I remember doing a presentation on spider silk for my year nine science class. Like all good high school assignments, it involved a last-minute flurry of writing things half-remembered from a newspaper article that I had already lost.
I made a speech about how spider silk was supposedly this incredible material, stronger than steel and stretchier than rubber. And that scientists were coming up with crazy ways to make spider silk bulletproof vests and genetically engineering spider-goats to mass produce super-strong silk. I didn’t understand most of what I was saying and wasn’t sure I believed most of it. I figured it must have been the result of a late-night fever dream before a deadline.
After almost failing high school science, I would eventually go on to become a scientist. And now, looking back, I realise that it wasn’t a fever dream, it was all true. Even the bit about spider-goats.
Around that same time, unbeknownst to me, the world of spider-science was undergoing huge technological advances. In 1990, scientists sequenced the first spider silk gene – a code that gave us instructions to build the proteins that make spider silk. By 1997, scientists had inserted these genes into E. coli cells and were brewing artificial silk in the laboratory. As we entered the new millennium, things took a weird turn and in 2002 scientists announced that they had grown spider silk inside mammalian breast cells.
Spider silk properties are as miraculous as they sound. The dragline silk of orb web spiders can absorb more energy than bulletproof Kevlar and can bounce back into shape without losing its elasticity. There is no stronger material made by any other living thing, and nothing made by humans comes close. We have been trying to harness the potential of spider silk for centuries and this flurry of research around the turn of the century is just one part of a longer tale.
In the early 1700s, the president of the Royal Society of Sciences in France experimented with hand-spinning silk threads from spider egg sacs. In the late 1800s, the French Jesuit missionary Jacob Paul Camboué travelled to Madagascar and developed a method of harvesting silk from golden silk orb-weaver spiders en masse. Using local skills and labour, Camboué established a production line where silk was spun into threads and woven into fabric using modified looms and weaving tables.
In the early 2000s entrepreneurs Nicholas Godley and Simon Peers resurrected the methods of Camboué and produced two pieces of shimmering gold clothing made from spider silk. They are the only pieces of spider silk textiles in existence and are, essentially, priceless. Two centuries on from the work of Camboué, spider silk weaving is still immensely cost prohibitive.
Spiders don’t make good domestic animals. They are small animals that make very small amounts of silk. Even spiders harmless to humans can be territorial and cannibalistic, so keeping them in captivity isn’t as simple as putting them out to pasture.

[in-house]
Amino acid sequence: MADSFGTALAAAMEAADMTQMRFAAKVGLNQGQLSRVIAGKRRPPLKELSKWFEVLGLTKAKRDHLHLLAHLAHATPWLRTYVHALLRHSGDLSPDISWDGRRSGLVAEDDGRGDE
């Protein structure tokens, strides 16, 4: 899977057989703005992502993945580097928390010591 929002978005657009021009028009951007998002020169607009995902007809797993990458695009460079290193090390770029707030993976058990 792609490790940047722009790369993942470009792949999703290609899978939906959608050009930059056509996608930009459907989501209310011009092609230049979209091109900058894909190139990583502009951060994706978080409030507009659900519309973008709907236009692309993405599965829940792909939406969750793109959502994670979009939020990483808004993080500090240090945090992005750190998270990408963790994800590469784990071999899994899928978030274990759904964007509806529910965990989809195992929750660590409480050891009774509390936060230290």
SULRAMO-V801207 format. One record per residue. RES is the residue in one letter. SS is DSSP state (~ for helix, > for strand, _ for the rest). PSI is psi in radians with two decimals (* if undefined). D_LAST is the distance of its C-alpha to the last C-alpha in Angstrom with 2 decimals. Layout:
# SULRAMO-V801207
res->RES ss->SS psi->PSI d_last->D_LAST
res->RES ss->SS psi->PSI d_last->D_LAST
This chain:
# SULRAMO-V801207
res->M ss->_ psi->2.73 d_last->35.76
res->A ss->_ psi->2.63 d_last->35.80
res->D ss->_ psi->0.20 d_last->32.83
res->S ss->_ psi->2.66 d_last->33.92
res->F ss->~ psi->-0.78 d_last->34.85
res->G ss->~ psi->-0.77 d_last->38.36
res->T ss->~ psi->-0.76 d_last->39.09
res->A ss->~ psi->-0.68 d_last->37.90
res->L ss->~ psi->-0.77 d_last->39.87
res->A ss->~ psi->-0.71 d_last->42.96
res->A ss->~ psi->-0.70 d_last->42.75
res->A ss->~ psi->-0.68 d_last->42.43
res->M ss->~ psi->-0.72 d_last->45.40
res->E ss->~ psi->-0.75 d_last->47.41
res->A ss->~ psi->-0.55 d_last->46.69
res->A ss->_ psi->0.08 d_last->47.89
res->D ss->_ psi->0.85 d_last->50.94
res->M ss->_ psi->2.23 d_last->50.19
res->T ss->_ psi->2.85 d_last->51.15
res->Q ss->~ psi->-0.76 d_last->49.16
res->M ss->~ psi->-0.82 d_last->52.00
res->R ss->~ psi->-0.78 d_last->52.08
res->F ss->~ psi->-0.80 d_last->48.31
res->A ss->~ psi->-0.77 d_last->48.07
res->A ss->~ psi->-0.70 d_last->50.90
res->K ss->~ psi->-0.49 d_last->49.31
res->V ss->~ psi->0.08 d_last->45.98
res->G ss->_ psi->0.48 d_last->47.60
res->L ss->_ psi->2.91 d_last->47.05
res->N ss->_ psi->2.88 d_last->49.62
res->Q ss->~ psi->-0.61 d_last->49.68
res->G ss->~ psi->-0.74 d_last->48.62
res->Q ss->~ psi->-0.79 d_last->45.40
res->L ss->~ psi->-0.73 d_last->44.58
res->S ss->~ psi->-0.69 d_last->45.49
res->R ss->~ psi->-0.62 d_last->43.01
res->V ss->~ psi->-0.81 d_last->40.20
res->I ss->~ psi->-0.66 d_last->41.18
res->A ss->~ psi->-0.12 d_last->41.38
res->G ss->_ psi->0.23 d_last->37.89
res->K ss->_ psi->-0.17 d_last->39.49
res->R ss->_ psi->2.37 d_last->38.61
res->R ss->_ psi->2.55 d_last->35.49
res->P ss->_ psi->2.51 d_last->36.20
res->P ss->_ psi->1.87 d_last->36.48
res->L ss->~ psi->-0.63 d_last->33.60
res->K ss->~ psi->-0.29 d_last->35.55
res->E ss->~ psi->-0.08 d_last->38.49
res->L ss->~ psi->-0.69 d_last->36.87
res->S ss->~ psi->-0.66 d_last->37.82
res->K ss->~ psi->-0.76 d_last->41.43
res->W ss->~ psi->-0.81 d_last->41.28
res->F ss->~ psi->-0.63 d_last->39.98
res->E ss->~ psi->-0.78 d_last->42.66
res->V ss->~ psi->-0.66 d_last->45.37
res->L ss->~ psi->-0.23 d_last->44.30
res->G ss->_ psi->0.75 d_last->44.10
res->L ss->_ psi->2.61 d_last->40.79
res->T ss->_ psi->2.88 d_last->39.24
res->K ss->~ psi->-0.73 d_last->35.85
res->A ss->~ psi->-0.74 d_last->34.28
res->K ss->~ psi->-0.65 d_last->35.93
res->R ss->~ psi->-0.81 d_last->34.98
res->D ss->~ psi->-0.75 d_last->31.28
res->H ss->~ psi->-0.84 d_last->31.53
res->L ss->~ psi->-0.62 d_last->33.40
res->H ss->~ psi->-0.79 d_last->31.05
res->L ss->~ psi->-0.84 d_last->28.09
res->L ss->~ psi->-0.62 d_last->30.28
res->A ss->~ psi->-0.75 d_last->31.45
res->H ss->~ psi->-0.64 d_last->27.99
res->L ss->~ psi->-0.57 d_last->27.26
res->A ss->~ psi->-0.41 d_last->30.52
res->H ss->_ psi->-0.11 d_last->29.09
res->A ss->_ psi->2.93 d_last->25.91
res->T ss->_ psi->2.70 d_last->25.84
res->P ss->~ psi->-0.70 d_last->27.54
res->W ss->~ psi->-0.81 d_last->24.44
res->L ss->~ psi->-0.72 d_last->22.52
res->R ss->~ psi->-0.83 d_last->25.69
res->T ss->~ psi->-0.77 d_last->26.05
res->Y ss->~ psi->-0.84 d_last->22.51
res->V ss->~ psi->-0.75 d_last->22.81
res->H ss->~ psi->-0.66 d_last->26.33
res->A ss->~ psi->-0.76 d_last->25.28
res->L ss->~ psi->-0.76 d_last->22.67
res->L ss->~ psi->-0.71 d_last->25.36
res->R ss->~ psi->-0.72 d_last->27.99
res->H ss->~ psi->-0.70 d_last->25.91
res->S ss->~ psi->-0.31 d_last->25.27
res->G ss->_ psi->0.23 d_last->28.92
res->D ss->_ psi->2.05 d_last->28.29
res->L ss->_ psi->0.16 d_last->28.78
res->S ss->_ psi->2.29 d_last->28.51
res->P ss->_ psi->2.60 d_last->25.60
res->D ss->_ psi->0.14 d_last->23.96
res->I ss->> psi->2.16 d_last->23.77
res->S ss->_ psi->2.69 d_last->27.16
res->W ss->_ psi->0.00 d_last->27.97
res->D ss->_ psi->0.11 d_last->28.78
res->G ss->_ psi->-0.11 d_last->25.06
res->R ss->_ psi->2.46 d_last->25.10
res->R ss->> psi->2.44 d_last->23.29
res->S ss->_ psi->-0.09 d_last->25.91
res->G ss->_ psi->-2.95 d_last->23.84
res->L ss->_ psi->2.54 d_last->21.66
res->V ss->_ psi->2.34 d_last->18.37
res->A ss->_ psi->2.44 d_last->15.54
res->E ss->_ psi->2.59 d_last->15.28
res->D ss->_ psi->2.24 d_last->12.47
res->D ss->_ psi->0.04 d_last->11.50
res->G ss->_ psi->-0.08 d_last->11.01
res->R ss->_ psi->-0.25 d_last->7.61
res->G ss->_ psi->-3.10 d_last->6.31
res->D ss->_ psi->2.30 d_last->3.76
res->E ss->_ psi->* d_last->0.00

As a result, scientists shifted focus from using natural spider silk, to culturing lab-grown artificial silk. For some this meant brewing genetically engineered E. coli bacteria in industrial-scale vats. Others took a more ambitious approach and, in 1999, the world was introduced to Sugar and Spice, the first pair of genetically engineered spider-goats. They looked like any other goat, but the milk they produced was rich in spider silk proteins.
The silk proteins that come from genetically engineered goats and bacteria are dissolved in fluid and must be mechanically and chemically processed to form fibres. This complicated process, plus the labour and costs involved in running a commercial dairy farm, inevitably meant that spider-goat silk never made it to market. But this was just a small side-step on the unwavering mission to harness the potential of silk.
Currently, a handful of biotechnology companies focus on using genetically engineered E. coli and silkworms. Unfortunately, this still hasn’t resulted in affordable silk textiles. In 2019, biotech company Spiber collaborated with The North Face to release the first “commercially available” spider silk clothes. They produced 50 jackets that were only available to the lucky few who won a lottery that gave them the privilege of purchasing a US$1,400 jacket.
Sadly, spider silk bulletproof jackets never came to fruition. Silk strength is tied to its elasticity so, while artificial silk plates can stop a bullet, that bullet would be halfway through your torso by the time it stopped. Sights are now turning to more delicate applications of artificial spider silk – as strong and flexible scaffolding for skin grafts, hypoallergenic coatings for surgical implants, and organic coatings for perishable foods.
Now, almost a quarter of a century on from my science class presentation, spider-goats no longer exist, and I can’t afford a spider silk ski-jacket. Instead, we are fever-dreaming about a future where spider silk may revolutionise medicine. We’re a way off it being a reality, but early trials are promising, and companies are investing heavily in making bioengineered medical spider silk a reality.
While some may squirm at the spider’s web crossing their garden path, others source endless inspiration from those same silk threads. Despite some creative and ambitious attempts, a fully realised application for spider silk still lies beyond our grasp, but tantalisingly close.
Silk & Venom: The incredible lives of spiders by James O’Hanlon is out now through UNSW Press